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Department of History and Anthropology

Get a Global Perspective

Join the discussion and raise your consciousness about important global, historical, and even personal issues related to your place in the world and human history. 

About the Department

The disciplines of History and Anthropology focus on the study of the human experience, past and present. The Department of History and Anthropology at Monmouth University is built on the characteristics that the disciplines share and is supported by those that make each unique. We offer undergraduate and graduate degrees in History and Anthropology, as well as joint degrees in History and Education and Anthropology and Education. The department is also home to minors in History, Anthropology, Archaeology, Geography, Geographic Information Systems, Public History, Race and Ethnic Studies, and Religious Studies. We are committed to providing our students with an engaging, rigorous educational experience that prepares them for diverse careers and for life after college.

So, what can the Department of History and Anthropology do for you?

Our studies use the stories of people past and present to gain a deeper sense of the world in which we live. Our students learn to look outside of themselves to appreciate different viewpoints and learn about themselves along the way. History and Anthropology courses are not just narratives but discussions that help raise your consciousness about important global, historical, and even personal issues related to your place in the world and human history. You will learn to recognize the forces at work by seeing patterns and themes develop in the larger orders of time and geography. You will engage in relative thinking and a global perspective. History and Anthropology provide valuable insights and lessons related to human behavior that can help you not only to understand why people – past and present – think and act the way they do but also to define your own values more clearly.

Secondarily, a degree in History or Anthropology will provide you with more than the actual subject knowledge but also skills that can be applied to any work environment. You will learn versatile research skills such as how to:

  • approach and solve problems,
  • think critically using different methods,
  • apply different perspectives to problems,
  • collect data in different ways,
  • read critically and deeply,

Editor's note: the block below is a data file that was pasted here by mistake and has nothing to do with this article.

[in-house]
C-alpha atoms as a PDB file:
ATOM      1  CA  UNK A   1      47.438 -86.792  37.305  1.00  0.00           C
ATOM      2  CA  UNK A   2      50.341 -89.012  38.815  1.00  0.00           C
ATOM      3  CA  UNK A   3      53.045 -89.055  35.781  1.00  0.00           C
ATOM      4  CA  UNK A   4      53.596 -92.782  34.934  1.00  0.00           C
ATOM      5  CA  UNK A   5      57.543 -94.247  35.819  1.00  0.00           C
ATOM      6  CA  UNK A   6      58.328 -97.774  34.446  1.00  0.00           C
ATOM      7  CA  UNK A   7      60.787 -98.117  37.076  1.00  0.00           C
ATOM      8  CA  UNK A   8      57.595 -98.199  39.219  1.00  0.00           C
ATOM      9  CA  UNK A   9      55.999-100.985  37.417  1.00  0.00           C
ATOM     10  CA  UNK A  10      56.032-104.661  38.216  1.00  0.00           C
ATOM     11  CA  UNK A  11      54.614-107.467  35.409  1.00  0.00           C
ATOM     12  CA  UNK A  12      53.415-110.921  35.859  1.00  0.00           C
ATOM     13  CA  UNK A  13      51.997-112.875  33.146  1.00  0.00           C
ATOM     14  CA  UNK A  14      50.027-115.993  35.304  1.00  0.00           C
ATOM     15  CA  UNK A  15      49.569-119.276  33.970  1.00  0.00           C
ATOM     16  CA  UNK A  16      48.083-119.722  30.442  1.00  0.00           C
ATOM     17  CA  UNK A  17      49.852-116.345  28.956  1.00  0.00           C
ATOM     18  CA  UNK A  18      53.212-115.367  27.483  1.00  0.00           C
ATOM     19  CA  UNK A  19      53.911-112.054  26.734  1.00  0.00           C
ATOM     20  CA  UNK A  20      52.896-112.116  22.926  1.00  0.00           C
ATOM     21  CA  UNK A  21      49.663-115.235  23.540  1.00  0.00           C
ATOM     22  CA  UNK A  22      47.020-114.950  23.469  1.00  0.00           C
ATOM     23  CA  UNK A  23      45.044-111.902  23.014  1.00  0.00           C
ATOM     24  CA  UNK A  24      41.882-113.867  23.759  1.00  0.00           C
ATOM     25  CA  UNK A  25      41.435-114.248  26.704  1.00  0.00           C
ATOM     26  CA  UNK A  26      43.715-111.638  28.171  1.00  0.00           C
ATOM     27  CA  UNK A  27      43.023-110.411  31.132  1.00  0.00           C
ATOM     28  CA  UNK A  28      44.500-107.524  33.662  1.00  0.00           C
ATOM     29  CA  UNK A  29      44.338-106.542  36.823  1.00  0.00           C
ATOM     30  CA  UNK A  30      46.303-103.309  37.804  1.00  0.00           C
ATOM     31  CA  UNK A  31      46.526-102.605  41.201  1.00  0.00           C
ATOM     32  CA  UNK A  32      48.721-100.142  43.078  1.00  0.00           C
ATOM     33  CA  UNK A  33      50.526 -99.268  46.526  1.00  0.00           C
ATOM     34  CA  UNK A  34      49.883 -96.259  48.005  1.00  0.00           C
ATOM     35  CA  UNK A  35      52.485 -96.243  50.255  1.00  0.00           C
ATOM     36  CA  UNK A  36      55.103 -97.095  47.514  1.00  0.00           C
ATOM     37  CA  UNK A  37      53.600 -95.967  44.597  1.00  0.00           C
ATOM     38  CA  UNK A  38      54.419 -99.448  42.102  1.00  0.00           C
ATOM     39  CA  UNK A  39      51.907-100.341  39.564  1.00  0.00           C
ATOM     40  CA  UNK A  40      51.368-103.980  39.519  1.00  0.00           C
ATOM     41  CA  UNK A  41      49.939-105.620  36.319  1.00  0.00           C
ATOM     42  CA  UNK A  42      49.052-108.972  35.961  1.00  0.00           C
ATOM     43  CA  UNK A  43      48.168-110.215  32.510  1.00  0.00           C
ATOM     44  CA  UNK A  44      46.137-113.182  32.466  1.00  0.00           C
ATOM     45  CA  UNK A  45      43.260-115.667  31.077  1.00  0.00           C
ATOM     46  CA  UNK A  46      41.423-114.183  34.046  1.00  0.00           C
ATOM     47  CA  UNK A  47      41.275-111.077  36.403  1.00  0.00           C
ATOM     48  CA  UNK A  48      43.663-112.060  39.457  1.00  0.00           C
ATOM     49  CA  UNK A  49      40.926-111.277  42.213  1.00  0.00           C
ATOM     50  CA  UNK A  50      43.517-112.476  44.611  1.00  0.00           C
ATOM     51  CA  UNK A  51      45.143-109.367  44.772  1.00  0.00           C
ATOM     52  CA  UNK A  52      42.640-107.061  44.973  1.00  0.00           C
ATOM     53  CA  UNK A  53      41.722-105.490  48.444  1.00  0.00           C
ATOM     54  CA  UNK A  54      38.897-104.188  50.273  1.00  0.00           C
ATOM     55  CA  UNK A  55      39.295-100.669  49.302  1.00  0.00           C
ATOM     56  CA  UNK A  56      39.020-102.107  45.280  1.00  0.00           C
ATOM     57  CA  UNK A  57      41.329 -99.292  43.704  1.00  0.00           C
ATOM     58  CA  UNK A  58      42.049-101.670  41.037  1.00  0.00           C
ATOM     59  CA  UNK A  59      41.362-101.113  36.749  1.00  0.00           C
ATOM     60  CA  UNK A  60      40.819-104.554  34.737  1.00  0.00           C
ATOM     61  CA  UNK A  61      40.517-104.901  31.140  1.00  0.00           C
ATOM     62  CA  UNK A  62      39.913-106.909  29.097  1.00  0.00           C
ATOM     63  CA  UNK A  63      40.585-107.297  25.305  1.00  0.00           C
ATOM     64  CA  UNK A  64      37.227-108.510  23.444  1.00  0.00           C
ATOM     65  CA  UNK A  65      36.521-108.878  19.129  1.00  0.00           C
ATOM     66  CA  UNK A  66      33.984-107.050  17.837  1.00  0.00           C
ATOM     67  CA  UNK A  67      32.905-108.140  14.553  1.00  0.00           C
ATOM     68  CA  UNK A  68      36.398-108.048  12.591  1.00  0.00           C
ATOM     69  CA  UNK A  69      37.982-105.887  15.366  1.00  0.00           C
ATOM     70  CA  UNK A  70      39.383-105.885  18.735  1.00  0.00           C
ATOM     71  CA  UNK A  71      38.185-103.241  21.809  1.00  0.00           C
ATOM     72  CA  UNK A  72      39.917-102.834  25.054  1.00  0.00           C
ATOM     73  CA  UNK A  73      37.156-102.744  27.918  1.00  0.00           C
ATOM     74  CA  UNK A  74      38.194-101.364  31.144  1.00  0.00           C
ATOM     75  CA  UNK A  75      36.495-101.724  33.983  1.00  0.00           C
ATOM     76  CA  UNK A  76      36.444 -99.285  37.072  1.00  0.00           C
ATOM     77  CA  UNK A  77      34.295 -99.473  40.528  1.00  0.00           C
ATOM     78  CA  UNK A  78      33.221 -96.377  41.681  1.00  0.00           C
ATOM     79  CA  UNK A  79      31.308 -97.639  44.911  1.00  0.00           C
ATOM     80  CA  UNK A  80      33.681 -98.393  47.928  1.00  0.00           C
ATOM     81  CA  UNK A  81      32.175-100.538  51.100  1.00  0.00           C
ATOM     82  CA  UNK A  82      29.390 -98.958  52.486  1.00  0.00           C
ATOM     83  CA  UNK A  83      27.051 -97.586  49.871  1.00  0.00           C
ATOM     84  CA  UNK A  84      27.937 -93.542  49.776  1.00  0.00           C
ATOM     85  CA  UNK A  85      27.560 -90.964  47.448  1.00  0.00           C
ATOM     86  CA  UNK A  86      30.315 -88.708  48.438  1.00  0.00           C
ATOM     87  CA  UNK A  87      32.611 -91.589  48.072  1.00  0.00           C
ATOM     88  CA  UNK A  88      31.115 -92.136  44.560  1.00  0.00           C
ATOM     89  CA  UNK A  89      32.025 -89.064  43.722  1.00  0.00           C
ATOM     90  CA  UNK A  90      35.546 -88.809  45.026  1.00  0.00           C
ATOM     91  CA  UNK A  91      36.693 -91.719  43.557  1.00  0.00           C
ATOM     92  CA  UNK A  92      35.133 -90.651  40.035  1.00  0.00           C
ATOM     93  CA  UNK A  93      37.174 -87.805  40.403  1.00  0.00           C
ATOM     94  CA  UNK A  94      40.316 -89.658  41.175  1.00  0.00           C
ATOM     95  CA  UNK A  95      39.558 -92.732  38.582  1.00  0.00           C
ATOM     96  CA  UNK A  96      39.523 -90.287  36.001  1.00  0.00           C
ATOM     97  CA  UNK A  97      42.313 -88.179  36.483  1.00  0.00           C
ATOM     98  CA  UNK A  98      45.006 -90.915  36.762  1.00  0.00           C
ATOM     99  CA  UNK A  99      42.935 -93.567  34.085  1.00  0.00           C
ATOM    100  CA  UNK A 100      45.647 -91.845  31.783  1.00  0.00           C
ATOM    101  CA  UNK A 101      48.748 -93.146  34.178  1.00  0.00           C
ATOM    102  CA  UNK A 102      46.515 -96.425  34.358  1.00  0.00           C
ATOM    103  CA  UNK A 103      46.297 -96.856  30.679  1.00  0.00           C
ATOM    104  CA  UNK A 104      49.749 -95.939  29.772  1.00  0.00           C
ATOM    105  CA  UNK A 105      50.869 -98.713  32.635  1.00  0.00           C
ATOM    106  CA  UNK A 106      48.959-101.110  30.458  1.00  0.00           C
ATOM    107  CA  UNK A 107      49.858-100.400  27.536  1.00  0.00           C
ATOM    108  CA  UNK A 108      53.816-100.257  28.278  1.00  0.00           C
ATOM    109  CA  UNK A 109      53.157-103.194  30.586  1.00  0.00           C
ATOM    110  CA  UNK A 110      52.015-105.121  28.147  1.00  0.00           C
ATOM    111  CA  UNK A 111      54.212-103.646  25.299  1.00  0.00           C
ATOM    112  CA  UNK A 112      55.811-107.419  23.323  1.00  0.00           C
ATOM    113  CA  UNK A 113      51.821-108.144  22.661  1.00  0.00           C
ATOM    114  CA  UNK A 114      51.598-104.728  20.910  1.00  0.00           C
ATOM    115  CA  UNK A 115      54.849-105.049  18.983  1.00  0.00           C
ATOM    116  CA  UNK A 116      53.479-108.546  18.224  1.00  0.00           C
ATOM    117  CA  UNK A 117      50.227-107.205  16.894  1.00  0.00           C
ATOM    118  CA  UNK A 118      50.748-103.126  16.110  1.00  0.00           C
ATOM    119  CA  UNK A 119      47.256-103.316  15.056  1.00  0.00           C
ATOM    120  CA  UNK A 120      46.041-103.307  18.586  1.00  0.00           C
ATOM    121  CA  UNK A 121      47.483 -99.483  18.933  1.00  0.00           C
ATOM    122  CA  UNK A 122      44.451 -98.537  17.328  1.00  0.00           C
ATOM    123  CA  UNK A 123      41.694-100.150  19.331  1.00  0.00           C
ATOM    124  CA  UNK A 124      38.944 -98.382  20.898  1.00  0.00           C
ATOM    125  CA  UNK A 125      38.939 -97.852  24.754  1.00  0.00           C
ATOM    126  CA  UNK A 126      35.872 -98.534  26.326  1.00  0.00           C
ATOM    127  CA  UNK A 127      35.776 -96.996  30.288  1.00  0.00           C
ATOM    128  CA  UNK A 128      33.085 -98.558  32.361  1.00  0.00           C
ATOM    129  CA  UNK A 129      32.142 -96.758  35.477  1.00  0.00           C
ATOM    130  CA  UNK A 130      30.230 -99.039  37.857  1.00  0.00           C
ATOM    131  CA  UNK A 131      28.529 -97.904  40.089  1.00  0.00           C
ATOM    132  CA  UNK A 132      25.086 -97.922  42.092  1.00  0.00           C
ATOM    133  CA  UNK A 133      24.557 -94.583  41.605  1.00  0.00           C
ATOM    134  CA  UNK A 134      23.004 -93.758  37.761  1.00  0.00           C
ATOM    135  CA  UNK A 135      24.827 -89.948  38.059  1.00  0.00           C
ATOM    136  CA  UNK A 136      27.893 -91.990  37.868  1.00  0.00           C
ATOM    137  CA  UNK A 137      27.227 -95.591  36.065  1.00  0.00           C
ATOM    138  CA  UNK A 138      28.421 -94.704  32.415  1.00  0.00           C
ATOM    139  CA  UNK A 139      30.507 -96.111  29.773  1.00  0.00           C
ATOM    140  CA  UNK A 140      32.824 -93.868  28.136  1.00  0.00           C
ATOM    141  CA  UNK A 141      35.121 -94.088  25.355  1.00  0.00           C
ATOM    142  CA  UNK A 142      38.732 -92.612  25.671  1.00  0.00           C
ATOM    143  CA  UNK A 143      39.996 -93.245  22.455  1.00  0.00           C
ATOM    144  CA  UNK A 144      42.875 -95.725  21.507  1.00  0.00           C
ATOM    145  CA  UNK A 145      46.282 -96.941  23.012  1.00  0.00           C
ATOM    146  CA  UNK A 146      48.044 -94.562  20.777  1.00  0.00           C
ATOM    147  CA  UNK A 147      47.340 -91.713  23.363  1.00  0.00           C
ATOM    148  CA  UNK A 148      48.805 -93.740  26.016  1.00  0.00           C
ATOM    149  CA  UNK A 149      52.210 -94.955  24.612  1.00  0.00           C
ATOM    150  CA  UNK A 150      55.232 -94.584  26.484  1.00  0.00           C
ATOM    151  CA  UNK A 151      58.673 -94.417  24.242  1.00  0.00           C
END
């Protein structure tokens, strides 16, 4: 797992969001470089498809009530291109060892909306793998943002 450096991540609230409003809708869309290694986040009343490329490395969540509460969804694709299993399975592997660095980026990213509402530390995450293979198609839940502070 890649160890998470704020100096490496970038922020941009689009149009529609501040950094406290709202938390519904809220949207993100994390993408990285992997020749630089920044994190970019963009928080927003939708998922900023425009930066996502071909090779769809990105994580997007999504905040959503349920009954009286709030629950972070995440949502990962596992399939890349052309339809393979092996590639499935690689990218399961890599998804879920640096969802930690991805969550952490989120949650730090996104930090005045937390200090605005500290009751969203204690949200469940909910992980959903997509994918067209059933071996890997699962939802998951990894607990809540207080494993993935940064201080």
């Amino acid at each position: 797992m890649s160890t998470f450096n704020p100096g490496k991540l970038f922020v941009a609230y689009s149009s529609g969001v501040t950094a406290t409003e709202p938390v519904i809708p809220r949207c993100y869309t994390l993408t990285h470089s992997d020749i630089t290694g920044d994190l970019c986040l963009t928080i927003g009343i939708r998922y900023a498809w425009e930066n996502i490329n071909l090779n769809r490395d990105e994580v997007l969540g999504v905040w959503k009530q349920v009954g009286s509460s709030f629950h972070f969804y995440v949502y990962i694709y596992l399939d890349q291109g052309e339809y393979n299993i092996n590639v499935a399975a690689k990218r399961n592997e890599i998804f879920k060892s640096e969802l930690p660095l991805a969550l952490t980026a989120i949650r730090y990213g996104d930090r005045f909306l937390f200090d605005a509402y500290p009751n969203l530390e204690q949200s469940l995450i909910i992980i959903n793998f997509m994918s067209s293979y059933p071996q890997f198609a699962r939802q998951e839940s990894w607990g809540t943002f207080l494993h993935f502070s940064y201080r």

• analyze information from multiple sources, and
  • articulate your findings and analysis in both written and oral forms.

The Sextant

Our departmental newsletter highlighting the latest goings-on within the department and the field at large.

Research and Teaching Pedagogy Speaker Series

An ongoing seminar to foster awareness about the research interests among faculty within the department, improve communication about areas of teaching and scholarship, facilitate collegiality across disciplines, and encourage collaborative research opportunities.

Black and African Diaspora Forum United (BADFU)

BADFU is an organization of Black/African American faculty, and their allies, at Monmouth University concerned with the unique challenges of Black/African American academics at predominantly white institutions of higher education.

Statement on Anti-Education Laws

The Department of History and Anthropology condemns in the strongest terms the recent campaign to silence American teachers on the subject of race. Enacted in five states of our union and contemplated in numerous others, these new laws forbid, amongst other things, “that any individual should feel discomfort, guilt, anguish, or any other form of psychological distress on account of his or her race or sex”—a provision broad enough to thwart any inquiry into racist or sexist injustices.

This aim, to protect anyone who enjoys any advantages in the present from feeling guilty about or complicit in wrongdoings of the past, underestimates the mental toughness of the American student. But more importantly, it rejects the very purpose of education. The purpose of education generally and the study of history and anthropology in particular is neither to hurt students’ feelings nor pamper them. The purpose, rather, is understanding.Better understanding the past does not make us complicit in it. It is instead when we deny or minimize past injustices that we become complicit in them. Such tactics, common to anti-democratic regimes, have no place in the education of a free people.

Other Statements:

Debora Graas

Office Coordinator

History and Anthropology

James and Marlene Howard Hall, 340